How Gemase Simmons chewed up and spit out young fame-hungry victims for years
Published: February 20, 2013
“I was told I had to pay $10,000 to buy my way out,” she testified. “I was being blackmailed. They had my videos” and were going to post them on the internet if she didn’t pay. Or, she could continue to have sex with Simmons in “sessions” to pay off the debt.
Out of the blue, another voice appeared in emails and texts — “Chauncey,” who, according to Simmons, headed the modeling agency.
In court, prosecutors read a disturbing series of graphic exchanges between Mackenzie and “Chauncey,” who, according to a forensic analysis of his phone and computers, was really Simmons.
“I will find you,” he threatens in one exchange. “I release you when I say you’re done. Send the fucking pictures, hoe.” One night, “Chauncey” texts Mackenzie that he’s sitting outside, staring at her house.
“I was frightened,” she said on the stand. “I didn’t know what to do.”
To pay her way out, prosecutors say Simmons coerced Mackenzie into helping him carry out a check-kiting scheme that targeted numerous local banks. According to the government’s case, it appears Simmons' ventures and lifestyle were funded solely through bank fraud.
On cross-examination, one of Simmons’ defense attorneys, William Reece, delved into Simmons’ only available defense tactic, which can only be described as slut-shaming. Mackenzie sobbed as Reece asked questions like, “Have you ever been employed with an escort service? … How in the world did you think a legitimate modeling career would involve having sex with someone? … You’re just mad ‘cause you got beat out of your money, right? … Do you always do everything you’re told?”
Simmons’ older brother, James Simmons, quietly attended the whole trial. Visibly shaken by Mackenzie’s testimony, he apologized to her outside the courtroom. He’d repeat the apology to more victims as the trial continued.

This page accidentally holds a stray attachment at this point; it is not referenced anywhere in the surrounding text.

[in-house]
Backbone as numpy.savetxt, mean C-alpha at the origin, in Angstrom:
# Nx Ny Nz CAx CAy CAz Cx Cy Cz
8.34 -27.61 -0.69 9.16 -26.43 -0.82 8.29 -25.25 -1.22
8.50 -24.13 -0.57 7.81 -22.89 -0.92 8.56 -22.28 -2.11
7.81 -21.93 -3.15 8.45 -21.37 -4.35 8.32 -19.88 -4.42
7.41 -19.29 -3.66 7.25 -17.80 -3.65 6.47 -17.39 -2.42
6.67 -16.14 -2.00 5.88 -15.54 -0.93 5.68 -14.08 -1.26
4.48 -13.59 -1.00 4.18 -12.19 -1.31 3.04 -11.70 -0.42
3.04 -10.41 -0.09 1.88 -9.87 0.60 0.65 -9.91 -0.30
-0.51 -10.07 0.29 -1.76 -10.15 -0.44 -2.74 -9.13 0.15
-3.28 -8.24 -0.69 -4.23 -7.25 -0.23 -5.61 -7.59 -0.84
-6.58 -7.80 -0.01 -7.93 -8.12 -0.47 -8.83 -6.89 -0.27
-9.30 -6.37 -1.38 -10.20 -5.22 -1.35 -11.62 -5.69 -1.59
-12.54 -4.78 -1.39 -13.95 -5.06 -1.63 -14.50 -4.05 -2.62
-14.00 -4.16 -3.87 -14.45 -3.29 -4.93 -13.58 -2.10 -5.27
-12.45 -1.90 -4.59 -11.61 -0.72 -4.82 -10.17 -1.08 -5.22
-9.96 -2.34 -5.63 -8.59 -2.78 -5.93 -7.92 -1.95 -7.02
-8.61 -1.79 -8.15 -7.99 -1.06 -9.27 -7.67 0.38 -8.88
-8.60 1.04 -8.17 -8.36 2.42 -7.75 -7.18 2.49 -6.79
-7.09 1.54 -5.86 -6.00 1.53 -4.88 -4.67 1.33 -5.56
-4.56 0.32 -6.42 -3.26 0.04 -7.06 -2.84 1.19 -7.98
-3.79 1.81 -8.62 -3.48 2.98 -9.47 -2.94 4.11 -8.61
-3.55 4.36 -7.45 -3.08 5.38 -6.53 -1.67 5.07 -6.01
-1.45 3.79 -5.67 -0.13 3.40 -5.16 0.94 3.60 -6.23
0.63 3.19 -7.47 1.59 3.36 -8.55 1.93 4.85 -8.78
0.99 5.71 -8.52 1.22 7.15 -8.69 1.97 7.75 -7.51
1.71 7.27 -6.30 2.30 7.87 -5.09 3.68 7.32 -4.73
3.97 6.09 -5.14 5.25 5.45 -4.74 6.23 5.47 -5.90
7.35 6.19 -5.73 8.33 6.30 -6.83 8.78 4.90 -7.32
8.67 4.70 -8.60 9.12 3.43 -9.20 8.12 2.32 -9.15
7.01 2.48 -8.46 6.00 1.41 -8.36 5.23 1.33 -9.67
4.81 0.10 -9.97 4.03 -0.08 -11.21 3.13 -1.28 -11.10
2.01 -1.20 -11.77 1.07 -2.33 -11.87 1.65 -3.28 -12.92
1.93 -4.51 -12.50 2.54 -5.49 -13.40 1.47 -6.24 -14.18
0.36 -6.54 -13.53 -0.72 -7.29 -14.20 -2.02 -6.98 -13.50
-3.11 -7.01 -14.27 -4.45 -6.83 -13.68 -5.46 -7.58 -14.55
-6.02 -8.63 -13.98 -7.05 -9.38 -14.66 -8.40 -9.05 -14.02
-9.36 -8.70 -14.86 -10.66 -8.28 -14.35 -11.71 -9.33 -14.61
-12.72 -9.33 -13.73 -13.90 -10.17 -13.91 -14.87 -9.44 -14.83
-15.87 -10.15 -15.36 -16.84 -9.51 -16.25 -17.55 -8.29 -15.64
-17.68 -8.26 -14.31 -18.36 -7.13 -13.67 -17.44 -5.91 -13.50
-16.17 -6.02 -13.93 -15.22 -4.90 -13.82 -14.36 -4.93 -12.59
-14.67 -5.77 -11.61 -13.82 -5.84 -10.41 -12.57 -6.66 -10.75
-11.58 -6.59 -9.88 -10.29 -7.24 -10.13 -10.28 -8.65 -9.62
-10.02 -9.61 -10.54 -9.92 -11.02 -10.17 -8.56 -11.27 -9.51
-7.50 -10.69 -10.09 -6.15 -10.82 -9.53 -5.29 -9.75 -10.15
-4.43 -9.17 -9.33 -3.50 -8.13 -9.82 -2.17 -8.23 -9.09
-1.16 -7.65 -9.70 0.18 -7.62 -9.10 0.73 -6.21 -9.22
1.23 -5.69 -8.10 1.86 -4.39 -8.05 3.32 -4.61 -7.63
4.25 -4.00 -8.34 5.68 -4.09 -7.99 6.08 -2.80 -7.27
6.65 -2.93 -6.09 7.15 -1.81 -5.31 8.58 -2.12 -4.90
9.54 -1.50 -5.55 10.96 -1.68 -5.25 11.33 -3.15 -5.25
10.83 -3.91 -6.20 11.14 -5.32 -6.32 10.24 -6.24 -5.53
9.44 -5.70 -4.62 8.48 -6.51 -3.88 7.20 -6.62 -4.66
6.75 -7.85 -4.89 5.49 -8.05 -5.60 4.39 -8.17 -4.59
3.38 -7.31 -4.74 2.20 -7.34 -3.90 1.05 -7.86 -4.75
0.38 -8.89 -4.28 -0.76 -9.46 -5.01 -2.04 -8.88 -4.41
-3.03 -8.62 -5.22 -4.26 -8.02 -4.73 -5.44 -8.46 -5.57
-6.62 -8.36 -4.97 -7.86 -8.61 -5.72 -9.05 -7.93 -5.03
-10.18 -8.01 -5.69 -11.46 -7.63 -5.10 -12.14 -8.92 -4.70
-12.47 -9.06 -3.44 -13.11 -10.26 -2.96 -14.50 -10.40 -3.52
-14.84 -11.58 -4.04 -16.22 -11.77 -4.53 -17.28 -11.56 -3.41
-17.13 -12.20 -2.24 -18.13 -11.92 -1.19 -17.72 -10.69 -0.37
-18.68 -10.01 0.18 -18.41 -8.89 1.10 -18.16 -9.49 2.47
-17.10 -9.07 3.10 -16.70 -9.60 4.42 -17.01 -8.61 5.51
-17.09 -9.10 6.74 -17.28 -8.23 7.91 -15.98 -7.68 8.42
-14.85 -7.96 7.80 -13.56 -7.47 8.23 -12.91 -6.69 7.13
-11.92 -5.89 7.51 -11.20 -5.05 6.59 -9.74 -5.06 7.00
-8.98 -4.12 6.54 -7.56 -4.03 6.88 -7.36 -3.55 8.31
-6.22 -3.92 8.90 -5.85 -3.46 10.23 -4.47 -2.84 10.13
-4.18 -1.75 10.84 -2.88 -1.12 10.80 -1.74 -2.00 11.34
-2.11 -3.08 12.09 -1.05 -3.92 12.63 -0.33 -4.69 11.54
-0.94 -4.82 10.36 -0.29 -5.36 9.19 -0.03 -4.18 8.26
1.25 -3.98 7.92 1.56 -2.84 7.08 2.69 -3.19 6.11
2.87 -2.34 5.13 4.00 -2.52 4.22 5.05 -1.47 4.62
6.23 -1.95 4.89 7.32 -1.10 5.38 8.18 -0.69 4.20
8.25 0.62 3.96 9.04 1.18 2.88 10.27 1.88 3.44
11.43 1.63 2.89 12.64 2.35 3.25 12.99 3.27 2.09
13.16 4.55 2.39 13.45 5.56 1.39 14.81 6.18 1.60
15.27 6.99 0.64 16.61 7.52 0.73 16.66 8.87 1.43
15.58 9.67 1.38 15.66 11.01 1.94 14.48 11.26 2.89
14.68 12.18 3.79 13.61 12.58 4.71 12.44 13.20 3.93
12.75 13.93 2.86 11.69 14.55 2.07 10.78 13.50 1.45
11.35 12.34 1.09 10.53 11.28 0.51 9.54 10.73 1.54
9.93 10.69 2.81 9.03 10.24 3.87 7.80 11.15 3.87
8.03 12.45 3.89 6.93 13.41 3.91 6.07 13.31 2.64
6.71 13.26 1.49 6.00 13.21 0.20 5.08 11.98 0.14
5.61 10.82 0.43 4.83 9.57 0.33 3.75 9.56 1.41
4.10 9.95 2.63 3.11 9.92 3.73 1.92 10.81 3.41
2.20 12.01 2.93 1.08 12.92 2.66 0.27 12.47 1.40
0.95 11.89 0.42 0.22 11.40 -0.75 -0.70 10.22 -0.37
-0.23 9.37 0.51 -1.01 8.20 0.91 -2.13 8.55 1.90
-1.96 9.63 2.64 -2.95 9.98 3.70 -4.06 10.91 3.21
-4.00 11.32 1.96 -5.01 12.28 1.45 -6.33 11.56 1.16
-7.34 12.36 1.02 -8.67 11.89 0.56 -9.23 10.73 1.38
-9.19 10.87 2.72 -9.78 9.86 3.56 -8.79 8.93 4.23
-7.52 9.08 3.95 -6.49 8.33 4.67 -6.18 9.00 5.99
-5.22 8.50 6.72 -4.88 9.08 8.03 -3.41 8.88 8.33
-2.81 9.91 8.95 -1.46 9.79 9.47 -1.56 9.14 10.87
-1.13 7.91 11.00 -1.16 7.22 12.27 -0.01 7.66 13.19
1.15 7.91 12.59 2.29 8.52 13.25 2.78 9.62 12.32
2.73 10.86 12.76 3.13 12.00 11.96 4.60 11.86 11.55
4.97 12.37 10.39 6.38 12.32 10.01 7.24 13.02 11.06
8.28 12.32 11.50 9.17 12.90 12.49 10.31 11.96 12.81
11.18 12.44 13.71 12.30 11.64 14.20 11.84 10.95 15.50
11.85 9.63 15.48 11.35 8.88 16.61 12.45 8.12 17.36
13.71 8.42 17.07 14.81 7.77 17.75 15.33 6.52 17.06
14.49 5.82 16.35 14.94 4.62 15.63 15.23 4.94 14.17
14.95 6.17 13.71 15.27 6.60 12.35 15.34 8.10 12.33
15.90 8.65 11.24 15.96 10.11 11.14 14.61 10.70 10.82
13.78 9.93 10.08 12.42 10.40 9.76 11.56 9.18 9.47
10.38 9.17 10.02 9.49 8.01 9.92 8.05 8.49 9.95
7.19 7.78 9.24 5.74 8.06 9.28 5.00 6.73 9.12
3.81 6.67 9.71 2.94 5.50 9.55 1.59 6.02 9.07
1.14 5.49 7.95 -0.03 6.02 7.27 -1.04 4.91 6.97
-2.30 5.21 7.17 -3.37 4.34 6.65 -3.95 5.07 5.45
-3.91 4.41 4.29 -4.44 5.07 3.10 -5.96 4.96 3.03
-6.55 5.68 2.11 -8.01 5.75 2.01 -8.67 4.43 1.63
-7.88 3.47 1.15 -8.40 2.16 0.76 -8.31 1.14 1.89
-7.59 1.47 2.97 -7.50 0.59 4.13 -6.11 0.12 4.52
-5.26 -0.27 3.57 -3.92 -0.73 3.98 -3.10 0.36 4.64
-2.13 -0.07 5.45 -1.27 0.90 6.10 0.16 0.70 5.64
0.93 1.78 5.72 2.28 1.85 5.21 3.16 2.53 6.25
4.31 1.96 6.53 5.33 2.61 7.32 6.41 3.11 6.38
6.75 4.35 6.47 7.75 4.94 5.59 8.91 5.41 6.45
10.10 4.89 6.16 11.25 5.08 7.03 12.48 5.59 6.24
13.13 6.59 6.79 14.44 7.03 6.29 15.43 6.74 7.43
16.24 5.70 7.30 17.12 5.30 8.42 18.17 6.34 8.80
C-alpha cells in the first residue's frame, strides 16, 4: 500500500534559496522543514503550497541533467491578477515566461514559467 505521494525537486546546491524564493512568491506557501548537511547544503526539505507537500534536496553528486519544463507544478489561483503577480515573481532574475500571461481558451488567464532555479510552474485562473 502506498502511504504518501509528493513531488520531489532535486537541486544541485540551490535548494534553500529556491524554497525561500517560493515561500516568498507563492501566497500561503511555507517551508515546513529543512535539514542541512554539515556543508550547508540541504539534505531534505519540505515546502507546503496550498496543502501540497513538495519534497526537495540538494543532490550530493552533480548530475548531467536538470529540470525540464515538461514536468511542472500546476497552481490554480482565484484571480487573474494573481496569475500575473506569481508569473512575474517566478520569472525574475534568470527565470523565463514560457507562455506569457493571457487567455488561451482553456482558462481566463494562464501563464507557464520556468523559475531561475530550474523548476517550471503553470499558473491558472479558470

“I’m very hurt at this point … I know that had to be tragic for her, too,” James said outside the courtroom.
“Chauncey’s” menacing texts still lingered in the air: “I can make this all go away. All you have to do is click send.”
Some of the strangest revelations about Gemase Simmons come from an atrociously-written self-published account he authored in 2005 titled, Worth Fighting For: The Tragedies & Triumphs of Professor Renee Simmons Torain.
Supposedly based on the life of his older sister, Simmons says he wrote the book after her death in 2004.
The book gives troubling, graphic, accounts of his family’s early history in the Chicago projects where Simmons was born. He portrays his father, James Simmons, Sr., as a cunning pimp and con man who sexually assaulted his sister at a young age. Of himself, Simmons writes:
“Gemase’s intellectual potential made him one of [his father’s] favorite candidates to inherit his uncanny abilities to persuade, influence and attain wealth.”
The family moved to San Antonio soon after Simmons finished high school. Simmons writes how he joined the ministry “to find God,” in the process becoming “a religious zealot” whose “strict adherence to the doctrine of holiness made him nearly impossible to live with.” “Everything was a sin.”
> Email Michael Barajas